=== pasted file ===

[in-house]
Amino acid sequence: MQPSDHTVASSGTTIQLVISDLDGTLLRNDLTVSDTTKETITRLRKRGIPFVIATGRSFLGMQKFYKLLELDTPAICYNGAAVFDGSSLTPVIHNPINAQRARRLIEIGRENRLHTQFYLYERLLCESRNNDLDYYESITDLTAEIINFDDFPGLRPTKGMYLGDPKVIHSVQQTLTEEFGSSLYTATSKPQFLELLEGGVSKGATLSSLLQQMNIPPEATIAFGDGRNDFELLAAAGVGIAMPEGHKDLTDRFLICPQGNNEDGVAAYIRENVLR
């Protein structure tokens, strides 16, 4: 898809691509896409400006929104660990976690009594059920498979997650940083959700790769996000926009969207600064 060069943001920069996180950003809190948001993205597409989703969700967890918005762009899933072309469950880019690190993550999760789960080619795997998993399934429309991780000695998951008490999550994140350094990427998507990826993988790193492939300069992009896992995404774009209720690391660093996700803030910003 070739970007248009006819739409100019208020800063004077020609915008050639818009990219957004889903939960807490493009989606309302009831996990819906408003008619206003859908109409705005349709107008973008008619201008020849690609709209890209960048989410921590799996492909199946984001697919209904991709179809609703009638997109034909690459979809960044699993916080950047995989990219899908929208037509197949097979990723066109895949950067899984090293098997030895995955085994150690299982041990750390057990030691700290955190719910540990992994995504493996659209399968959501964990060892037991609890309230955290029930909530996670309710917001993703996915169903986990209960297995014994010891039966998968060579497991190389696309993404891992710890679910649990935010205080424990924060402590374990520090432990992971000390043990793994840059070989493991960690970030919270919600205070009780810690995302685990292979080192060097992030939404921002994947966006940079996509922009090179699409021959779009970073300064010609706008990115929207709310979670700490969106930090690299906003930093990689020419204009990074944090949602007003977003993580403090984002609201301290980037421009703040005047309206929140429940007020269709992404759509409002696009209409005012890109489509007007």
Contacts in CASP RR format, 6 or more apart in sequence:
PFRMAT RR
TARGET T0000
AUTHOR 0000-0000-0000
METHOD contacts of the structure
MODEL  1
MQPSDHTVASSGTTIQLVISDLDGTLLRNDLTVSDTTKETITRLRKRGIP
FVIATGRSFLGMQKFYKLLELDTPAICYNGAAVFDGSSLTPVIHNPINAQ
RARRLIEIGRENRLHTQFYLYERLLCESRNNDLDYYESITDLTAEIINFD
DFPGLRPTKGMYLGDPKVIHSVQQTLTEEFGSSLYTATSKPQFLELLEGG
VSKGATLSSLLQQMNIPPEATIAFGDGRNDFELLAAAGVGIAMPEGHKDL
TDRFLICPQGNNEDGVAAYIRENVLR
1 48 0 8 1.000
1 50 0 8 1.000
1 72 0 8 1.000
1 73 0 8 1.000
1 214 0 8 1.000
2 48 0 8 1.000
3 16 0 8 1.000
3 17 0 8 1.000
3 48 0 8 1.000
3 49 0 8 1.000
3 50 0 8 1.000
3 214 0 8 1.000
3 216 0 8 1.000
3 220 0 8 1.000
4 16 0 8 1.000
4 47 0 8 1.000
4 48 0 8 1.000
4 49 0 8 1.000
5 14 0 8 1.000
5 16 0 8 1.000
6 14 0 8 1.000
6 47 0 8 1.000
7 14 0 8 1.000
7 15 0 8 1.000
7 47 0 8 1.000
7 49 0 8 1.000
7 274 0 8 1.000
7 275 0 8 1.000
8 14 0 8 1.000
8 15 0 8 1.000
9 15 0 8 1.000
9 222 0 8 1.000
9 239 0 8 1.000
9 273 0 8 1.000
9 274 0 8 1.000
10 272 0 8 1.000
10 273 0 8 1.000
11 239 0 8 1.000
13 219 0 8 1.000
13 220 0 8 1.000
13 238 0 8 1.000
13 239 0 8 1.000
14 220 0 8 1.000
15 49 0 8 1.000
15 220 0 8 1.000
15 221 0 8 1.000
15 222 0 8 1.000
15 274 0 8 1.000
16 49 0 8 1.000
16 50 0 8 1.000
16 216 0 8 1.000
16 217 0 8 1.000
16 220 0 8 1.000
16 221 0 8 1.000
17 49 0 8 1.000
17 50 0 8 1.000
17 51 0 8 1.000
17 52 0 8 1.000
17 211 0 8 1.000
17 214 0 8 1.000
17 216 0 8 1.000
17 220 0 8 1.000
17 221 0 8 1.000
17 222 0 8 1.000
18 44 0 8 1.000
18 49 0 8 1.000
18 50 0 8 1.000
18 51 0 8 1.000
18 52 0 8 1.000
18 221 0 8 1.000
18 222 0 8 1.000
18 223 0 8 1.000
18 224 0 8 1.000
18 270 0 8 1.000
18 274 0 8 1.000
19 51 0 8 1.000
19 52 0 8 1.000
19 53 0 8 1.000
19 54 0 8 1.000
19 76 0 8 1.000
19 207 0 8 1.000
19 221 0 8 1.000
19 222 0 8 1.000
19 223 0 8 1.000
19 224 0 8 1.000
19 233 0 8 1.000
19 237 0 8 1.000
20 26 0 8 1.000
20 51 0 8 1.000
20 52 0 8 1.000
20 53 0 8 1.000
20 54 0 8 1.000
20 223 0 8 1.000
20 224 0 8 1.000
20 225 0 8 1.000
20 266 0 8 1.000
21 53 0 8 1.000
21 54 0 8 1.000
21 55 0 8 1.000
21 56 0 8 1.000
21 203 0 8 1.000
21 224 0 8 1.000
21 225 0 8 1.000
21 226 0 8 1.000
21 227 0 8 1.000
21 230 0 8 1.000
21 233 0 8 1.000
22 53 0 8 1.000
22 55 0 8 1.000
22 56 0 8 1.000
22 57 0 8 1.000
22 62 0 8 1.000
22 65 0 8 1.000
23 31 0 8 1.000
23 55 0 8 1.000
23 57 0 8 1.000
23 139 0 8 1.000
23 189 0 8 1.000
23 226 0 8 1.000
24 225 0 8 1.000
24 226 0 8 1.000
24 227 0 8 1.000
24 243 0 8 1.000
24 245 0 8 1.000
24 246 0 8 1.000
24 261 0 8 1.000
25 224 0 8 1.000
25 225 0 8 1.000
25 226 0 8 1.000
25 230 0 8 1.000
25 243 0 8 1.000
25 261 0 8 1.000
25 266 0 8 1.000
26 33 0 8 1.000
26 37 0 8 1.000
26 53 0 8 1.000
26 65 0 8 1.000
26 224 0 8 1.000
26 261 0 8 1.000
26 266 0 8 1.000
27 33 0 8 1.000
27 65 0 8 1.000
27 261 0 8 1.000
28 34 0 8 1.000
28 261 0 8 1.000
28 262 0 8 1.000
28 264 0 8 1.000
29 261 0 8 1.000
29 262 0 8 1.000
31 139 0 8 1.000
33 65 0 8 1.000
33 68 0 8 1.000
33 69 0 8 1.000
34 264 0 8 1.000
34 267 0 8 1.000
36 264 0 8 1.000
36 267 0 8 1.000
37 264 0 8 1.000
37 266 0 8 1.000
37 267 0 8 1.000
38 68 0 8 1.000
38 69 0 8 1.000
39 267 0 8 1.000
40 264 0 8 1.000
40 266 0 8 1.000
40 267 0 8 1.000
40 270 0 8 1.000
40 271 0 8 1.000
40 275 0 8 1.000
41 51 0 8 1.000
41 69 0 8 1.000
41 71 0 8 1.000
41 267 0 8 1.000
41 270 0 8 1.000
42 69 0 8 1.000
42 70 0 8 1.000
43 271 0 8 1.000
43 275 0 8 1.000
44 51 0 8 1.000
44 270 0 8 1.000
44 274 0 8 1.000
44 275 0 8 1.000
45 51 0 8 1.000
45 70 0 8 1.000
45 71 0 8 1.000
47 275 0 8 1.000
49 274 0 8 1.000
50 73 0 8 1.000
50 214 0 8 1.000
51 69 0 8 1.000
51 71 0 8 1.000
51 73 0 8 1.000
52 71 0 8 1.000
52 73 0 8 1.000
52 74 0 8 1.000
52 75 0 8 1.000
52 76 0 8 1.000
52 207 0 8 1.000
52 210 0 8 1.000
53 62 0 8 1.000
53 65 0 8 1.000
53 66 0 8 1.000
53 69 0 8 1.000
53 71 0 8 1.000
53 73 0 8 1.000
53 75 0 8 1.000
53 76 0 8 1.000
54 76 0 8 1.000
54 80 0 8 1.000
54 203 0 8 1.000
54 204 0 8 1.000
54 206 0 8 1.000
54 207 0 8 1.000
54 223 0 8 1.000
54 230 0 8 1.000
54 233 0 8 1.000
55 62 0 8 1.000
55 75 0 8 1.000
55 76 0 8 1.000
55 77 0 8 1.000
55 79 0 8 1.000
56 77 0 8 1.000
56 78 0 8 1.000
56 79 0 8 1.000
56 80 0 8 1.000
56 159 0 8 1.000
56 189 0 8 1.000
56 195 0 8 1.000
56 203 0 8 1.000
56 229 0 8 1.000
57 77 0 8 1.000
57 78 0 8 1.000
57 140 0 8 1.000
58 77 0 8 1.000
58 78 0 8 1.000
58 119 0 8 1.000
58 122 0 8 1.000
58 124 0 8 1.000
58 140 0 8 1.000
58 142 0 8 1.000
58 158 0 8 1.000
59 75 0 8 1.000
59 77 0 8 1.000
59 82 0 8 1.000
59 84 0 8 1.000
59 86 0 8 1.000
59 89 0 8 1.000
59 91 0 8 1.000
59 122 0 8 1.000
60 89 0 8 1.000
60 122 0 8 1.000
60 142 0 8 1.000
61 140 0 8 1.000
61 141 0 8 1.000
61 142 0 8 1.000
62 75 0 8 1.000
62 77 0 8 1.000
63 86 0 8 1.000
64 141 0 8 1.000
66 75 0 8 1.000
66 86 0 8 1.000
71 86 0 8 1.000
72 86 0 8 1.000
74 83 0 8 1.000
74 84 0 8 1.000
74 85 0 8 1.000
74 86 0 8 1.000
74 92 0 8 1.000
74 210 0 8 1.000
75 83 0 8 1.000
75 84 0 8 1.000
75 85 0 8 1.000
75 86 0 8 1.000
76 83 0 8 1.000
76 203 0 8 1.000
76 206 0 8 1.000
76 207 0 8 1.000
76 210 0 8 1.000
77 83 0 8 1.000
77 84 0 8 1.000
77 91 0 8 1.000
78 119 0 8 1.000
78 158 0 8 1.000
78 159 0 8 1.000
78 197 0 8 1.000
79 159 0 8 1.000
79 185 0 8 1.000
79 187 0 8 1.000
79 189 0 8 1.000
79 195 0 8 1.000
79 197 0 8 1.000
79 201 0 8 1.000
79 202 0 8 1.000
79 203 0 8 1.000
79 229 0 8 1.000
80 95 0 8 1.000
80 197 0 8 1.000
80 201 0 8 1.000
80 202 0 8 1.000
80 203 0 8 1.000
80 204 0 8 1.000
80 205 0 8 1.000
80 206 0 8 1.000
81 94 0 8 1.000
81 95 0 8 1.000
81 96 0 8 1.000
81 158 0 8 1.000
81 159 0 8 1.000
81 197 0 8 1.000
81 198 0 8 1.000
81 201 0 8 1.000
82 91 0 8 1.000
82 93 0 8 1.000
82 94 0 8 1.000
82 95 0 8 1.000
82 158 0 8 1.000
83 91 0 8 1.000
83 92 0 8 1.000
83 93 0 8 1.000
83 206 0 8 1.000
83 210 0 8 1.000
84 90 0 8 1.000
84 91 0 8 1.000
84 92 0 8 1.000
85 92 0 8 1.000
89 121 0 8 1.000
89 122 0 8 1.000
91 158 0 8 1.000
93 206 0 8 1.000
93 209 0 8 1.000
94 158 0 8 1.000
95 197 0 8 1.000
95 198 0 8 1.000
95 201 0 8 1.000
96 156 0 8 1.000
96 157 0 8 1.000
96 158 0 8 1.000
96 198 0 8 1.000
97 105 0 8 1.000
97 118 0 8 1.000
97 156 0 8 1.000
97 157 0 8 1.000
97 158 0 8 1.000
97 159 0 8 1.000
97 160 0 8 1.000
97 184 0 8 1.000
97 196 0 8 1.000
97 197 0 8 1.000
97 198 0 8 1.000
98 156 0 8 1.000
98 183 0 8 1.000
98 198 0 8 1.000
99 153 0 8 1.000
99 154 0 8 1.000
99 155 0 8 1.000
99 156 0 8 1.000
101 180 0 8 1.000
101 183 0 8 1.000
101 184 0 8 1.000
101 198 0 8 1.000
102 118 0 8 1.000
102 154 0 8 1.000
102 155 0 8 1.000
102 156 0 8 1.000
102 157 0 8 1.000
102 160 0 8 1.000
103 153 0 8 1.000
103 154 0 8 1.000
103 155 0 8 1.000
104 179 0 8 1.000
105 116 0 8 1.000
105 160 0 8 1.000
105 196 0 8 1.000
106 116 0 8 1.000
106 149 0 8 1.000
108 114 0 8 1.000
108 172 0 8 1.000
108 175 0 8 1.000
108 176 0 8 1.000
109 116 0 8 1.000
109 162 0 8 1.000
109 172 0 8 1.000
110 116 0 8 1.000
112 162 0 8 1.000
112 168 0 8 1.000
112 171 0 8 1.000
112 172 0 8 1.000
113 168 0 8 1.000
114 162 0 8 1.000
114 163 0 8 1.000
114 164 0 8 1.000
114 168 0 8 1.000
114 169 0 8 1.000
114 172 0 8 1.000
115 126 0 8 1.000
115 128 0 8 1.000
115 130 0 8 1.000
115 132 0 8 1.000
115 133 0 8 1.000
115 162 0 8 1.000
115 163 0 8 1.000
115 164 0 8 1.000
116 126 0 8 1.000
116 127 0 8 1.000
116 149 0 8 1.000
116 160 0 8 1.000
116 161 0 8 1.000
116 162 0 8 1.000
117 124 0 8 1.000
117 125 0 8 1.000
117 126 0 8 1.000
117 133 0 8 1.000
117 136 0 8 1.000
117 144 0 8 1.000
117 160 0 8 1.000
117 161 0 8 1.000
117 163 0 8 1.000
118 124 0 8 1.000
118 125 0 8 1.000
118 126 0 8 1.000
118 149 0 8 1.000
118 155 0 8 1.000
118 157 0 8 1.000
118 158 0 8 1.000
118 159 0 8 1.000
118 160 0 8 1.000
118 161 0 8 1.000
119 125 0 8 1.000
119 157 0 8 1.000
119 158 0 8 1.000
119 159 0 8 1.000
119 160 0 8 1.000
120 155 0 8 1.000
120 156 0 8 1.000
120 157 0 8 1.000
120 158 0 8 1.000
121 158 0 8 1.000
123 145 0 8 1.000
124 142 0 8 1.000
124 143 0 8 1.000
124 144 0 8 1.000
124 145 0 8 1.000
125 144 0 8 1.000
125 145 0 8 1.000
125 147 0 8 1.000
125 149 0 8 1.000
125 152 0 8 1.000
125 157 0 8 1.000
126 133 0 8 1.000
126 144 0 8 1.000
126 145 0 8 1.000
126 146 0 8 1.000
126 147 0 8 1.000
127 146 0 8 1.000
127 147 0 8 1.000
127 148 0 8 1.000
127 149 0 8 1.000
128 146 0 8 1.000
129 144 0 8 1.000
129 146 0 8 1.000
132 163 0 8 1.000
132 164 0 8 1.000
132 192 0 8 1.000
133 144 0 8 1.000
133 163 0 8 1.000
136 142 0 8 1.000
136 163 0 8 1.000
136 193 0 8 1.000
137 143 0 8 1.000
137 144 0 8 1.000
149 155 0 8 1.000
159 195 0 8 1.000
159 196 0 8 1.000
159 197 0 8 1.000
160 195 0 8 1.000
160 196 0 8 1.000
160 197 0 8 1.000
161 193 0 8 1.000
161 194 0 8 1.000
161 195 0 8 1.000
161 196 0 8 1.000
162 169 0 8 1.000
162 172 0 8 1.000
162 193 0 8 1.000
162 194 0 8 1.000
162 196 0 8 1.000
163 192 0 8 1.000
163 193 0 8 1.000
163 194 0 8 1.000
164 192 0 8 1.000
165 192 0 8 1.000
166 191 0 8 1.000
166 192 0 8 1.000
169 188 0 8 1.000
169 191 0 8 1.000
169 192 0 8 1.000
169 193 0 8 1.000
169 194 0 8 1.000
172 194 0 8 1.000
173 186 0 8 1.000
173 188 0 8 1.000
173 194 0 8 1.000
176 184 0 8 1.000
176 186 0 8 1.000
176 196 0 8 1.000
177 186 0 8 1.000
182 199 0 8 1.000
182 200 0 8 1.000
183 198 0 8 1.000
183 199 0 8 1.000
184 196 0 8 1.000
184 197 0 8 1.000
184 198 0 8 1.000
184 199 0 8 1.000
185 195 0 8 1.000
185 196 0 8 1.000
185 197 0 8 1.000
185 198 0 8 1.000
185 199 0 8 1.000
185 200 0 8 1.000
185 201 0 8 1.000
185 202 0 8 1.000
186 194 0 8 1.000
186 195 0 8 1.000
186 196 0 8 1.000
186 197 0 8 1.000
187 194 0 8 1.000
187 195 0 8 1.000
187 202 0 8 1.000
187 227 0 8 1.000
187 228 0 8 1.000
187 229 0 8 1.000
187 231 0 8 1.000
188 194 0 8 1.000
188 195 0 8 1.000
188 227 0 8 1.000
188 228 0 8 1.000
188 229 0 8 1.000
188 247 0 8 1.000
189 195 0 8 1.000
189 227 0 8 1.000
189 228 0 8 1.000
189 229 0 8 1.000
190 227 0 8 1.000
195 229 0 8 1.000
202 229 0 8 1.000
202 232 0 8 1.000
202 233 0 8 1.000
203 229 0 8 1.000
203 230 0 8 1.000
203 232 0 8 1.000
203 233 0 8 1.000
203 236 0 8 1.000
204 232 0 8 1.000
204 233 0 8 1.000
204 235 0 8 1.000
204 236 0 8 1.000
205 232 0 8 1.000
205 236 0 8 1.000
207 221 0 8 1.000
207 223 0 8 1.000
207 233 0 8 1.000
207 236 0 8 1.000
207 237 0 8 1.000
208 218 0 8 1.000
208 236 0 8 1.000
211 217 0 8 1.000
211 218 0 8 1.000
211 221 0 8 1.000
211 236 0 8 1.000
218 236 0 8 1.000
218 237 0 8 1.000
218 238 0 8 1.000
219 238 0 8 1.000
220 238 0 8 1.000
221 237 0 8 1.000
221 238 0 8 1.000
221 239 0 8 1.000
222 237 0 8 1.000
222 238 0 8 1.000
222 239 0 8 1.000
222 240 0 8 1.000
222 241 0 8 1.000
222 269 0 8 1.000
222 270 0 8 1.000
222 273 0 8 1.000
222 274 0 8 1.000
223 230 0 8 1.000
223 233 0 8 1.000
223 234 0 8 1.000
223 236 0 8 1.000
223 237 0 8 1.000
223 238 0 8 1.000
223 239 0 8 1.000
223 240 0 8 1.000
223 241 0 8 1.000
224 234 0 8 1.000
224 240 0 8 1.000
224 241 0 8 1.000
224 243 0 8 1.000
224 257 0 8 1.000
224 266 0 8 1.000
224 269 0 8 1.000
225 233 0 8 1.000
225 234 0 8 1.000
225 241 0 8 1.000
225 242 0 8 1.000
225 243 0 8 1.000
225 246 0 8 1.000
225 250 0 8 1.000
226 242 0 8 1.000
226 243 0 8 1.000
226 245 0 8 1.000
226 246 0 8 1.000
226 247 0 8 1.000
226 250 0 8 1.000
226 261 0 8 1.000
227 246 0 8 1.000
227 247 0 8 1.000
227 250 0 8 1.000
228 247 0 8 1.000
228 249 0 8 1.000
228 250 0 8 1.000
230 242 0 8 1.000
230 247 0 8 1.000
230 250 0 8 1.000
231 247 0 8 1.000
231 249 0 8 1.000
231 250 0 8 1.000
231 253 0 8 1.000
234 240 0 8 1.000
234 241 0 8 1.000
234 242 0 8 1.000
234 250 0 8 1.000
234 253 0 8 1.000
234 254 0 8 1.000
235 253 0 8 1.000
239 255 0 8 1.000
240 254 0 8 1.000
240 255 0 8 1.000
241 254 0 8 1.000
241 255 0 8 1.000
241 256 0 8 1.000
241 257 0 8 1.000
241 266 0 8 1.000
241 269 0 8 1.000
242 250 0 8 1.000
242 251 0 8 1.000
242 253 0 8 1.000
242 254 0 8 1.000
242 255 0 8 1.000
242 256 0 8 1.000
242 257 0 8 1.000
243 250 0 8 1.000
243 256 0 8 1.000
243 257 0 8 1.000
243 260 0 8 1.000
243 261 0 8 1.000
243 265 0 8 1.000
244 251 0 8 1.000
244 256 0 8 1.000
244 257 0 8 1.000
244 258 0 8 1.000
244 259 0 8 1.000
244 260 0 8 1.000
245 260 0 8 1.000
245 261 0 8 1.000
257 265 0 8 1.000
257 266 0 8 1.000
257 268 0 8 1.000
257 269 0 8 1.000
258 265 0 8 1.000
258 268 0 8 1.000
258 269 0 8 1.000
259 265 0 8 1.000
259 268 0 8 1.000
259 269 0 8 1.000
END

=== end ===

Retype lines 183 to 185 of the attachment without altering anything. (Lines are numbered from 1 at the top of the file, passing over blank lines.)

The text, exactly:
40 271 0 8 1.000
40 275 0 8 1.000
41 51 0 8 1.000